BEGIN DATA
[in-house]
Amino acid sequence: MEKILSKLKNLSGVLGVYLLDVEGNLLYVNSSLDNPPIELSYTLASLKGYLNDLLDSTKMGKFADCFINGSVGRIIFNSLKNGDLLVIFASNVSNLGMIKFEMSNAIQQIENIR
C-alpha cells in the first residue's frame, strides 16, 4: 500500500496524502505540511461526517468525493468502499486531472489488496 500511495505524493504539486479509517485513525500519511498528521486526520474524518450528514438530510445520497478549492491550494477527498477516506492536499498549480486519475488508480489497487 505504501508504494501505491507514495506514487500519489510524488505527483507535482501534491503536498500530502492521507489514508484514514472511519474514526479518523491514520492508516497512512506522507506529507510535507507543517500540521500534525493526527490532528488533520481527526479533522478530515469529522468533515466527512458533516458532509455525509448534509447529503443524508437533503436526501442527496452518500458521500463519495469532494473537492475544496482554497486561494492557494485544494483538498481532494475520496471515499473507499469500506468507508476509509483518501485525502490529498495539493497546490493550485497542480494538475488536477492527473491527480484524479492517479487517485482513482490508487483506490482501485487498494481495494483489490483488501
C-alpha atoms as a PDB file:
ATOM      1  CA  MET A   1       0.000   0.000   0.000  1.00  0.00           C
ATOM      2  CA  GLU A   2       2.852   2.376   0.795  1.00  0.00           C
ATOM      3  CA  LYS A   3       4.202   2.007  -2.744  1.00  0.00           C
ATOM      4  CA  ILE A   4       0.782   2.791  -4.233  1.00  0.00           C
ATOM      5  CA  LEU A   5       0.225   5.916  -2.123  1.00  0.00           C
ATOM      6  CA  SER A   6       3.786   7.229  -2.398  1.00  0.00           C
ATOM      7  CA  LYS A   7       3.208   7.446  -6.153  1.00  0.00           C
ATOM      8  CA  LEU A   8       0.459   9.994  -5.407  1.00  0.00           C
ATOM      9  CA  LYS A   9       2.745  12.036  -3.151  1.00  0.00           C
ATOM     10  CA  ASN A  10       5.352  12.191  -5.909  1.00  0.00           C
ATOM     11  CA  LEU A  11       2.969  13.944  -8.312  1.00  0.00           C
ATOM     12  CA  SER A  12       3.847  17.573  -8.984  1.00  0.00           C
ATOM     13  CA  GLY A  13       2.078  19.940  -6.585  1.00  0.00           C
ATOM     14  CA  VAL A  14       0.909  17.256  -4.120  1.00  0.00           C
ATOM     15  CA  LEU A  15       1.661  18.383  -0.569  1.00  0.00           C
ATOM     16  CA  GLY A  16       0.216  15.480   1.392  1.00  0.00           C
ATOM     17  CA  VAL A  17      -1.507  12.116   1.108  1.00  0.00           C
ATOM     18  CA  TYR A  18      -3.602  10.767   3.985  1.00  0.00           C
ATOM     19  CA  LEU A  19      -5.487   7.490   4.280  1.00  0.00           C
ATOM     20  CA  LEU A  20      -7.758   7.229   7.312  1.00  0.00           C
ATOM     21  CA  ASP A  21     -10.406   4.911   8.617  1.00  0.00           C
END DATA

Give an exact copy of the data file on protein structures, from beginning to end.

[in-house]
Amino acid sequence: MEKILSKLKNLSGVLGVYLLDVEGNLLYVNSSLDNPPIELSYTLASLKGYLNDLLDSTKMGKFADCFINGSVGRIIFNSLKNGDLLVIFASNVSNLGMIKFEMSNAIQQIENIR
C-alpha cells in the first residue's frame, strides 16, 4: 500500500496524502505540511461526517468525493468502499486531472489488496 500511495505524493504539486479509517485513525500519511498528521486526520474524518450528514438530510445520497478549492491550494477527498477516506492536499498549480486519475488508480489497487 505504501508504494501505491507514495506514487500519489510524488505527483507535482501534491503536498500530502492521507489514508484514514472511519474514526479518523491514520492508516497512512506522507506529507510535507507543517500540521500534525493526527490532528488533520481527526479533522478530515469529522468533515466527512458533516458532509455525509448534509447529503443524508437533503436526501442527496452518500458521500463519495469532494473537492475544496482554497486561494492557494485544494483538498481532494475520496471515499473507499469500506468507508476509509483518501485525502490529498495539493497546490493550485497542480494538475488536477492527473491527480484524479492517479487517485482513482490508487483506490482501485487498494481495494483489490483488501
C-alpha atoms as a PDB file:
ATOM      1  CA  MET A   1       0.000   0.000   0.000  1.00  0.00           C
ATOM      2  CA  GLU A   2       2.852   2.376   0.795  1.00  0.00           C
ATOM      3  CA  LYS A   3       4.202   2.007  -2.744  1.00  0.00           C
ATOM      4  CA  ILE A   4       0.782   2.791  -4.233  1.00  0.00           C
ATOM      5  CA  LEU A   5       0.225   5.916  -2.123  1.00  0.00           C
ATOM      6  CA  SER A   6       3.786   7.229  -2.398  1.00  0.00           C
ATOM      7  CA  LYS A   7       3.208   7.446  -6.153  1.00  0.00           C
ATOM      8  CA  LEU A   8       0.459   9.994  -5.407  1.00  0.00           C
ATOM      9  CA  LYS A   9       2.745  12.036  -3.151  1.00  0.00           C
ATOM     10  CA  ASN A  10       5.352  12.191  -5.909  1.00  0.00           C
ATOM     11  CA  LEU A  11       2.969  13.944  -8.312  1.00  0.00           C
ATOM     12  CA  SER A  12       3.847  17.573  -8.984  1.00  0.00           C
ATOM     13  CA  GLY A  13       2.078  19.940  -6.585  1.00  0.00           C
ATOM     14  CA  VAL A  14       0.909  17.256  -4.120  1.00  0.00           C
ATOM     15  CA  LEU A  15       1.661  18.383  -0.569  1.00  0.00           C
ATOM     16  CA  GLY A  16       0.216  15.480   1.392  1.00  0.00           C
ATOM     17  CA  VAL A  17      -1.507  12.116   1.108  1.00  0.00           C
ATOM     18  CA  TYR A  18      -3.602  10.767   3.985  1.00  0.00           C
ATOM     19  CA  LEU A  19      -5.487   7.490   4.280  1.00  0.00           C
ATOM     20  CA  LEU A  20      -7.758   7.229   7.312  1.00  0.00           C
ATOM     21  CA  ASP A  21     -10.406   4.911   8.617  1.00  0.00           C